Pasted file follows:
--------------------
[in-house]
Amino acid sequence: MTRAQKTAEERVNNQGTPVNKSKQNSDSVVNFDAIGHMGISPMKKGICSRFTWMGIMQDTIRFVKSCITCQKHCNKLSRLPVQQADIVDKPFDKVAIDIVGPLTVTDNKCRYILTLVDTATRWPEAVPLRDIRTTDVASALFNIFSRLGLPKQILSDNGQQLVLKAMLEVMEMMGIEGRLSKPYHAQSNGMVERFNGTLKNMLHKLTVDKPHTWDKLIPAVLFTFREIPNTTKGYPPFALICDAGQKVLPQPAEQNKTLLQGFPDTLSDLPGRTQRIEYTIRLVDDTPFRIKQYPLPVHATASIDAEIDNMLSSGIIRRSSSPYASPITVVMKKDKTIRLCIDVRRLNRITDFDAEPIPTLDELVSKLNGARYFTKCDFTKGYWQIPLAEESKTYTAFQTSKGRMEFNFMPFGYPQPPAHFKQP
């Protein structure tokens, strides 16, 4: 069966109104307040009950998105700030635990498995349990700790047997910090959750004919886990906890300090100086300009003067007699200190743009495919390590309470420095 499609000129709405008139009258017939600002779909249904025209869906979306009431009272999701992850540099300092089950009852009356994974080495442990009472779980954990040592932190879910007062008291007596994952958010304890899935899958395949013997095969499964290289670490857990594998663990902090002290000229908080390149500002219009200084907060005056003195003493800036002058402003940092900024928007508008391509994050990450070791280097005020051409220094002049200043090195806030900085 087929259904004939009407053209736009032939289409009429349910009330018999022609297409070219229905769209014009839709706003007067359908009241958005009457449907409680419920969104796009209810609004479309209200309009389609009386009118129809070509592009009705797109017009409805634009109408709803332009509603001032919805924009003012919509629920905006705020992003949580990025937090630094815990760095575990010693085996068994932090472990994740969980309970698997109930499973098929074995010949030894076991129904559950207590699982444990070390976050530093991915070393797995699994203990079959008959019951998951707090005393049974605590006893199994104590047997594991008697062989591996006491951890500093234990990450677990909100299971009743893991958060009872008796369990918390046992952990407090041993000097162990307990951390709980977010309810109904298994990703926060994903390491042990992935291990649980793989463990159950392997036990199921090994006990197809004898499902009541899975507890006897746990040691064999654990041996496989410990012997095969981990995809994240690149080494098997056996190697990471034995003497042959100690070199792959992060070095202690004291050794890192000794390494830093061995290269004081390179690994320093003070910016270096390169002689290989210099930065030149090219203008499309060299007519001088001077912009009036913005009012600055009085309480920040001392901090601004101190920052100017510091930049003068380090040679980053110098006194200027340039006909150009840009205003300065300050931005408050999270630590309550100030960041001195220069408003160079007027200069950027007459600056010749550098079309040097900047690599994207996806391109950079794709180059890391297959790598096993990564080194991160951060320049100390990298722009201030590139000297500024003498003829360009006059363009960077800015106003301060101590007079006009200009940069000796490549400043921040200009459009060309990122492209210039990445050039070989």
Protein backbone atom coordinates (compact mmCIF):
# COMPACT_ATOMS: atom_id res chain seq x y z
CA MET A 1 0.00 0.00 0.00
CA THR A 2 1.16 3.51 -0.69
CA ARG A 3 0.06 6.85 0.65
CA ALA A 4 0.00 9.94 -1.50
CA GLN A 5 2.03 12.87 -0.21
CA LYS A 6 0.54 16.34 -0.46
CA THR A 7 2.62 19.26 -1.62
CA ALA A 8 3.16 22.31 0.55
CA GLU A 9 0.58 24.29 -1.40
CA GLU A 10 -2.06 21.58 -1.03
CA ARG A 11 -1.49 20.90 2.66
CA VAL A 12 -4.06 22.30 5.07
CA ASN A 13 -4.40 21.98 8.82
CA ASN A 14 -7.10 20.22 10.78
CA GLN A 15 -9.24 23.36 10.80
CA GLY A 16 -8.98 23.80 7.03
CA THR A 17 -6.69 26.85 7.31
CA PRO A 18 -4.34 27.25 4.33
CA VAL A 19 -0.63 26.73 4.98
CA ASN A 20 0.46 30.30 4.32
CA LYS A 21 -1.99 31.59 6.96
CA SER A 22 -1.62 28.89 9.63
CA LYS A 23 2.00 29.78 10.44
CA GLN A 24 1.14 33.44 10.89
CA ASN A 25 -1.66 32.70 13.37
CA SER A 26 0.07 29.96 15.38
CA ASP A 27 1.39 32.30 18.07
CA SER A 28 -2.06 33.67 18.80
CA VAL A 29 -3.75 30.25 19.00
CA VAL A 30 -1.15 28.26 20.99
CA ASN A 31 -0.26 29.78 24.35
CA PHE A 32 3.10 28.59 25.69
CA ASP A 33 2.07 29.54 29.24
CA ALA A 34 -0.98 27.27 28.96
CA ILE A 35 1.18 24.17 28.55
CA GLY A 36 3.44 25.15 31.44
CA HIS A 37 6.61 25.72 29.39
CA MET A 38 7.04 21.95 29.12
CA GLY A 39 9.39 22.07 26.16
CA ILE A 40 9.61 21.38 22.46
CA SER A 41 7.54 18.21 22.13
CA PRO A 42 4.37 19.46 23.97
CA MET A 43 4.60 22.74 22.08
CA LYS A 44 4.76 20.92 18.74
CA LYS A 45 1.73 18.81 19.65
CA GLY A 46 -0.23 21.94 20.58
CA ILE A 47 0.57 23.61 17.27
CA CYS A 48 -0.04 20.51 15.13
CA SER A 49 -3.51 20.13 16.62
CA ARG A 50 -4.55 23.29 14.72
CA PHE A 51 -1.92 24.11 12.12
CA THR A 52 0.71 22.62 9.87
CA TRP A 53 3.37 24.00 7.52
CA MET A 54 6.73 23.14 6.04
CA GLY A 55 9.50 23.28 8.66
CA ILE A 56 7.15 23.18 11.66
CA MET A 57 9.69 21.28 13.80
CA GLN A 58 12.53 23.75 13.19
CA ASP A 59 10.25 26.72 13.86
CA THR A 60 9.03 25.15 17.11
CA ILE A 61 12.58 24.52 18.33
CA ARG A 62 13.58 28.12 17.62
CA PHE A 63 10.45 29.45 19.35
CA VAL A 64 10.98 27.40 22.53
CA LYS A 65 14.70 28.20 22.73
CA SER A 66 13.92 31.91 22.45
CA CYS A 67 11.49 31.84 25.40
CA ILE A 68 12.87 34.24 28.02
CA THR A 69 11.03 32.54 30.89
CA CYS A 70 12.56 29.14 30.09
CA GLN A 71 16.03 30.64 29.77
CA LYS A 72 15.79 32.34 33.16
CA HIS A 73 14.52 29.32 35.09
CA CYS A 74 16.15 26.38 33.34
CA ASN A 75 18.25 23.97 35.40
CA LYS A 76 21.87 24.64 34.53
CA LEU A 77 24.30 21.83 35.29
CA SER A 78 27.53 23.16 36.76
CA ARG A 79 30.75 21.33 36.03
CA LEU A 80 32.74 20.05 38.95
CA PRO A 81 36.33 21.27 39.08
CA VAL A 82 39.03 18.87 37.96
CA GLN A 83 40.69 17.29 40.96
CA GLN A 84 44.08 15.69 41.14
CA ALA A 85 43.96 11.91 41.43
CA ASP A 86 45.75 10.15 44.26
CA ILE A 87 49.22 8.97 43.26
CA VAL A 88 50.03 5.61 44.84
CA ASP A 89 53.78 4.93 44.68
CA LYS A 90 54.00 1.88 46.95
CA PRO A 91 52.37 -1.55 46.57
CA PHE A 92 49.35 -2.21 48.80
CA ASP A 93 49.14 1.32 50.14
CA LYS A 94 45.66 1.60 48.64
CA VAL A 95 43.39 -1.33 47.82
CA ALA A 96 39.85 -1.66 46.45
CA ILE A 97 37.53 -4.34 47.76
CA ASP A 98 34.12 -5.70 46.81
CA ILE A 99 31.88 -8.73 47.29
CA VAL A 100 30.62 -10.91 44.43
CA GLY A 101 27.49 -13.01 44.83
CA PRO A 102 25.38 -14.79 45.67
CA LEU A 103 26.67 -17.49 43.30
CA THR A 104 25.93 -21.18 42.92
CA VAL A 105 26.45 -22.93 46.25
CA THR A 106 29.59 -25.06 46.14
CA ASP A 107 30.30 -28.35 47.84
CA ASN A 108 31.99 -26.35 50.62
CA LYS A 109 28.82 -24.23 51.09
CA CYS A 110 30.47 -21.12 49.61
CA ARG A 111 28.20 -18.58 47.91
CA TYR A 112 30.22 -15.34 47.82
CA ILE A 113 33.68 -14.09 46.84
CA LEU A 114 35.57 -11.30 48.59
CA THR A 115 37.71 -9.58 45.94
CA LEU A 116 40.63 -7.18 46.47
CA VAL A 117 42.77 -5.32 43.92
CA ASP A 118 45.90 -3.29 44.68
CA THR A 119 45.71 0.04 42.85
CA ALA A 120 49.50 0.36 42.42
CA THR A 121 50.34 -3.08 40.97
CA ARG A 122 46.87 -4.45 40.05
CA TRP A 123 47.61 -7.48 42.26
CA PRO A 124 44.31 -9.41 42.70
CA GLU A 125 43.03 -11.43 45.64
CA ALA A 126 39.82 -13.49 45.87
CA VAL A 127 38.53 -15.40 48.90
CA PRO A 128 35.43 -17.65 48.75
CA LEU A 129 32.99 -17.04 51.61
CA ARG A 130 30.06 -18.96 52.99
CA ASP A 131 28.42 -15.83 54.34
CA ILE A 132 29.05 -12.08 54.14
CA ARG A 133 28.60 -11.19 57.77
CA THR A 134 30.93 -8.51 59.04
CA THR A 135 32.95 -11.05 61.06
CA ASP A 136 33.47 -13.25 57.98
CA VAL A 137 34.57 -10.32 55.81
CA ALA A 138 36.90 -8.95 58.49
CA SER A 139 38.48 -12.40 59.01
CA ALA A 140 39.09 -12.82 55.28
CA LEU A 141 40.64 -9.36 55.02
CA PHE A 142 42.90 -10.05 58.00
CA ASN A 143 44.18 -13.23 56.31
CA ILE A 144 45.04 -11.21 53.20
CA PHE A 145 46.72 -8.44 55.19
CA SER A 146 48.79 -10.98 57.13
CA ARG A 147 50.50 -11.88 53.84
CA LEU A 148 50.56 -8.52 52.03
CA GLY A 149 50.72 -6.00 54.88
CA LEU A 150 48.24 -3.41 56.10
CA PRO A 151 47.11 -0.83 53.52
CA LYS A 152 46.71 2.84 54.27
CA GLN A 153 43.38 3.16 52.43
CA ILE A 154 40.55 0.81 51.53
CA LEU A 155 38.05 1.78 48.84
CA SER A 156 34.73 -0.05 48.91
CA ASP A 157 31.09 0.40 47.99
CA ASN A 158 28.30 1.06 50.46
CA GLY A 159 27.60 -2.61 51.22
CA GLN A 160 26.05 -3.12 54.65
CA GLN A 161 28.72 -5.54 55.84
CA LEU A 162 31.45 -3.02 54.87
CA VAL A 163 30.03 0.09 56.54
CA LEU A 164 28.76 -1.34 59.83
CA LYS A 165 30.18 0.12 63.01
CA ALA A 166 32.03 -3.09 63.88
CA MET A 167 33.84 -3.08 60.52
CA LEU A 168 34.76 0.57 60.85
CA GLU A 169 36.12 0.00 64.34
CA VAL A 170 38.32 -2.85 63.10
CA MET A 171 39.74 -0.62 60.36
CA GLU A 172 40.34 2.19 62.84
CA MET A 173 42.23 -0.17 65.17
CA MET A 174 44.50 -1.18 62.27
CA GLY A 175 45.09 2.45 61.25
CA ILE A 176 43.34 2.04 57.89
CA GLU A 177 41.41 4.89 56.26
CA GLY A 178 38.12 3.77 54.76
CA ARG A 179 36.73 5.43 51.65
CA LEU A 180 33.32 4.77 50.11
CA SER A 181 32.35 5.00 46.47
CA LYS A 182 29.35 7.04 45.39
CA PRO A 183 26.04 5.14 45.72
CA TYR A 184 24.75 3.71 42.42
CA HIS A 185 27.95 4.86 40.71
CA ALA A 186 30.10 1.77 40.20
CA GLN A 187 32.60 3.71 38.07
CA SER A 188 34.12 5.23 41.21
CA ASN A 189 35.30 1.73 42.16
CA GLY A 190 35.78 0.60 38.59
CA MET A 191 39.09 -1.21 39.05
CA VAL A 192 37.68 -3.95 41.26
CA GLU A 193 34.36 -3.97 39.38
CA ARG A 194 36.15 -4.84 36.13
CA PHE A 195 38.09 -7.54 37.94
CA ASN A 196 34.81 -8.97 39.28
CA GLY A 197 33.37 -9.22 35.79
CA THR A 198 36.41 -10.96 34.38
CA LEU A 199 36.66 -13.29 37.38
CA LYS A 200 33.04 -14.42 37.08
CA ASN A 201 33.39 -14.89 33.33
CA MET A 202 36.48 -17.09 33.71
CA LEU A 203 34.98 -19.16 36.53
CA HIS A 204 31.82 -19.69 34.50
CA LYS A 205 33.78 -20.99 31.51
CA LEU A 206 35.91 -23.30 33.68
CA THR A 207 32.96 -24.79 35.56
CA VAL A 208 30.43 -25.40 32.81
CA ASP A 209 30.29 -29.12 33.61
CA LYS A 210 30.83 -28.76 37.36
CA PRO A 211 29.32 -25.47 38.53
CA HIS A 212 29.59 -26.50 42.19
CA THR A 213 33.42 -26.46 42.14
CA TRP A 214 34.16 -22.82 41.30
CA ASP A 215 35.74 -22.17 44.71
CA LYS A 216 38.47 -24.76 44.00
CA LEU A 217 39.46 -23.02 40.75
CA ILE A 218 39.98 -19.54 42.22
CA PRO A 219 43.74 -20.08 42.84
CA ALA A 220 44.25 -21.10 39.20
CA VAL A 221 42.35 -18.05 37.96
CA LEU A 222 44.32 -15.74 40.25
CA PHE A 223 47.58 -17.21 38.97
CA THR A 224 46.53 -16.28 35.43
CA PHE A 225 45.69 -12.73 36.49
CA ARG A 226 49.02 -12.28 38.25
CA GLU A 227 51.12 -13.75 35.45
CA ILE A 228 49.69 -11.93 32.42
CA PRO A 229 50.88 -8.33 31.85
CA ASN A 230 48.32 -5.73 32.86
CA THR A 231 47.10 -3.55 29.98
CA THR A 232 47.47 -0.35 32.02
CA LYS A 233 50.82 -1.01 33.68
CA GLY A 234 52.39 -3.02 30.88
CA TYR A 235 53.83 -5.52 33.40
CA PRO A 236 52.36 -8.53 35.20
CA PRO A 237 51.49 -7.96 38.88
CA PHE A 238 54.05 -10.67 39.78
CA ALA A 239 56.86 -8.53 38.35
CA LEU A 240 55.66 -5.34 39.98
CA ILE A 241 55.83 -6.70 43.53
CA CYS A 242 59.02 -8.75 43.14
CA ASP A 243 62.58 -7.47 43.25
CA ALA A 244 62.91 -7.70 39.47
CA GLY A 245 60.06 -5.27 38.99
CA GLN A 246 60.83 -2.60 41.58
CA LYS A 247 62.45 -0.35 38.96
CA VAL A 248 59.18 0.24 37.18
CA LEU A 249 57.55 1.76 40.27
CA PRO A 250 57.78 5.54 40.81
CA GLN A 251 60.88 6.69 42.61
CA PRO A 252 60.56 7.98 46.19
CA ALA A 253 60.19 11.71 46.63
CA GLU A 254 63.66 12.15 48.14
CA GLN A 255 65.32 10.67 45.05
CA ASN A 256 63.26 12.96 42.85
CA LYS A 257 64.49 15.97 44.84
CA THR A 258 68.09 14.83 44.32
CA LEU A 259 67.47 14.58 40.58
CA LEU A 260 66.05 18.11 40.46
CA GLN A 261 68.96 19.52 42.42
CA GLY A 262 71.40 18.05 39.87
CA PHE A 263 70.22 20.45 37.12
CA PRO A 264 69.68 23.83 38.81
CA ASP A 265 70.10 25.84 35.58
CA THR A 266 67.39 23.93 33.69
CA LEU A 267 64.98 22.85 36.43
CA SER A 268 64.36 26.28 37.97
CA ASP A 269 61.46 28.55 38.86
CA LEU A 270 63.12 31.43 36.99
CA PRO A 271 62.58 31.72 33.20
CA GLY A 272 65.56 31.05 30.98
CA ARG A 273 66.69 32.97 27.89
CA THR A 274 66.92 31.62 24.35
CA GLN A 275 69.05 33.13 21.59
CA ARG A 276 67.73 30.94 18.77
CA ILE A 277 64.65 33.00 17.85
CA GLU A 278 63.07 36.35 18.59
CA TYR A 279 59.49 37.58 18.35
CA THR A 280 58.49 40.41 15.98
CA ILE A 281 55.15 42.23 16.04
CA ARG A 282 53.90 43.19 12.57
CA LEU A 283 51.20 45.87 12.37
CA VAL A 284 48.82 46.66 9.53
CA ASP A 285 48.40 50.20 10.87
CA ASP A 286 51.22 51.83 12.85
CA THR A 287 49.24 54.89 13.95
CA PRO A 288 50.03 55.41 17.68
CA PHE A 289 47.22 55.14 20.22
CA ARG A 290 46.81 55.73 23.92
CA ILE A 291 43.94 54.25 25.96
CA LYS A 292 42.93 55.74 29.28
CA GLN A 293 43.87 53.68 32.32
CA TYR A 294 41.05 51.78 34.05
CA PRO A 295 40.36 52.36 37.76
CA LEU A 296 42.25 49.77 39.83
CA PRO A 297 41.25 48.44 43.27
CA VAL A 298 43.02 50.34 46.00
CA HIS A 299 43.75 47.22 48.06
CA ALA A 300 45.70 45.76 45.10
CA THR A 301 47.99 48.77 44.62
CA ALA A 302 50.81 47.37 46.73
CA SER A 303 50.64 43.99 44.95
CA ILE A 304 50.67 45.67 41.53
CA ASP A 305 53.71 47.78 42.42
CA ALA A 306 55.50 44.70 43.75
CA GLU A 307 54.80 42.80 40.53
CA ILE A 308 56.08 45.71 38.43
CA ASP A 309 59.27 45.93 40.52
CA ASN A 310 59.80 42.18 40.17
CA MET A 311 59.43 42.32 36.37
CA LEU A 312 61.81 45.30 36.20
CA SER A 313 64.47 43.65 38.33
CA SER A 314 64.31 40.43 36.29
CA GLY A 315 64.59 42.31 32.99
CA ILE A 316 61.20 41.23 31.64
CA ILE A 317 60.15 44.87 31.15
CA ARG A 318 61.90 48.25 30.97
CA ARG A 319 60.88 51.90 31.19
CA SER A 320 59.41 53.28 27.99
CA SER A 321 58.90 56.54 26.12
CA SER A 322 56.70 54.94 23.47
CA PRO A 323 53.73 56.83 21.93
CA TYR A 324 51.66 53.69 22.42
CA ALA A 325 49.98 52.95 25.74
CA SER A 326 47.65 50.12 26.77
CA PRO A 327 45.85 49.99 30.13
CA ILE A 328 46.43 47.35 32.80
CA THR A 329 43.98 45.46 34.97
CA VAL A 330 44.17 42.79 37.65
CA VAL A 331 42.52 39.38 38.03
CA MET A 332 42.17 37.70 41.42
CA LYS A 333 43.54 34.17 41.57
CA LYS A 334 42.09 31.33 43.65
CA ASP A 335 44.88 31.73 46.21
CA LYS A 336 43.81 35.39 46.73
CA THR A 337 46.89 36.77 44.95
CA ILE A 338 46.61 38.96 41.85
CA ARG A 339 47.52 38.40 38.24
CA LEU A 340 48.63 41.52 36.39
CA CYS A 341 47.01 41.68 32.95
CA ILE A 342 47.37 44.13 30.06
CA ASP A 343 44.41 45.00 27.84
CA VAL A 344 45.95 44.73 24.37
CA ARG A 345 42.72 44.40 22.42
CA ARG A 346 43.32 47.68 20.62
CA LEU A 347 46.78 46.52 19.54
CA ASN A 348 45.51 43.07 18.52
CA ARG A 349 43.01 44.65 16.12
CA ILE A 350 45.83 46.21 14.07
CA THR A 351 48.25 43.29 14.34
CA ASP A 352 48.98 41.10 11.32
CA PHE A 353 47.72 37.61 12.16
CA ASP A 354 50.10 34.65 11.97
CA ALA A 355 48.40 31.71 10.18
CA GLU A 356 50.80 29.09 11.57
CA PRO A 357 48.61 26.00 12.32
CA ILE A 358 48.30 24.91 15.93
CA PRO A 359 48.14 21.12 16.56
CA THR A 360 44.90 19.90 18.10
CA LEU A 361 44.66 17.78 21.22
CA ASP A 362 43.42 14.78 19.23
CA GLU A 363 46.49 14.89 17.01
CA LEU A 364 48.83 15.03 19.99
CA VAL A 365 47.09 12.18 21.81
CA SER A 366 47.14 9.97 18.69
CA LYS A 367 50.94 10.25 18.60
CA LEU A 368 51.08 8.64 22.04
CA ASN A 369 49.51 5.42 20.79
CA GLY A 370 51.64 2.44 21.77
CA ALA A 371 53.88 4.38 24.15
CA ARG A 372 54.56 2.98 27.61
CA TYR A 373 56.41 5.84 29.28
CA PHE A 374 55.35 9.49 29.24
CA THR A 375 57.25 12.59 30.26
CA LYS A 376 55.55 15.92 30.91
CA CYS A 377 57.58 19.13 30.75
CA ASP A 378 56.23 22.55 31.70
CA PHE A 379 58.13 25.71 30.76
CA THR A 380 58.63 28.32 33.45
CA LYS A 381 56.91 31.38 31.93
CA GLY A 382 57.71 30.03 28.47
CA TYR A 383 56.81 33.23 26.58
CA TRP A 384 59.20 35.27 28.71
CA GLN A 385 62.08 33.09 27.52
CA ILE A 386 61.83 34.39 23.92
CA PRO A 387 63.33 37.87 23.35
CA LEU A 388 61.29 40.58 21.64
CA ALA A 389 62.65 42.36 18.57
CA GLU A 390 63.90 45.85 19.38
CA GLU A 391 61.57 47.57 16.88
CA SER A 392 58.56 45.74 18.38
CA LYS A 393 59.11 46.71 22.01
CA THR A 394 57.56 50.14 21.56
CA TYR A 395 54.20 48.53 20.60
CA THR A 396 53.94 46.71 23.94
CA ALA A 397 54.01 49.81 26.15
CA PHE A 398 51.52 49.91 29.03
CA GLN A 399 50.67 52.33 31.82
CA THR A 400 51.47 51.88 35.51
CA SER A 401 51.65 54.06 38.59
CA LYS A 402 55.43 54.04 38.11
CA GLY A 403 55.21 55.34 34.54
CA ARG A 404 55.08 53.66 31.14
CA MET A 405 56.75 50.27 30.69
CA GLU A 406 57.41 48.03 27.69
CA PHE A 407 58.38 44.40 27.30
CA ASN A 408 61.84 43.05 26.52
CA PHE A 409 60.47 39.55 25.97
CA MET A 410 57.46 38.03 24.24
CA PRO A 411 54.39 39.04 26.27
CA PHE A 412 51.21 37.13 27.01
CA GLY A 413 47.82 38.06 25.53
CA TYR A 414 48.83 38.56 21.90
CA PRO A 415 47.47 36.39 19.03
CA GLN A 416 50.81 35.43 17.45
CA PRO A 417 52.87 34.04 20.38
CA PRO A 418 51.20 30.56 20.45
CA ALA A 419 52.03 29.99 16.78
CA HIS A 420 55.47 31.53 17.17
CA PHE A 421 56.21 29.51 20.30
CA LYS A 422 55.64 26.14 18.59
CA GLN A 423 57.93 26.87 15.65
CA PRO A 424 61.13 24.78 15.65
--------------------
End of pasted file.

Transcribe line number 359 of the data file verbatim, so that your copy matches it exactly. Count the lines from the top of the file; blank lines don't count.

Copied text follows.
CA ASP A 354 50.10 34.65 11.97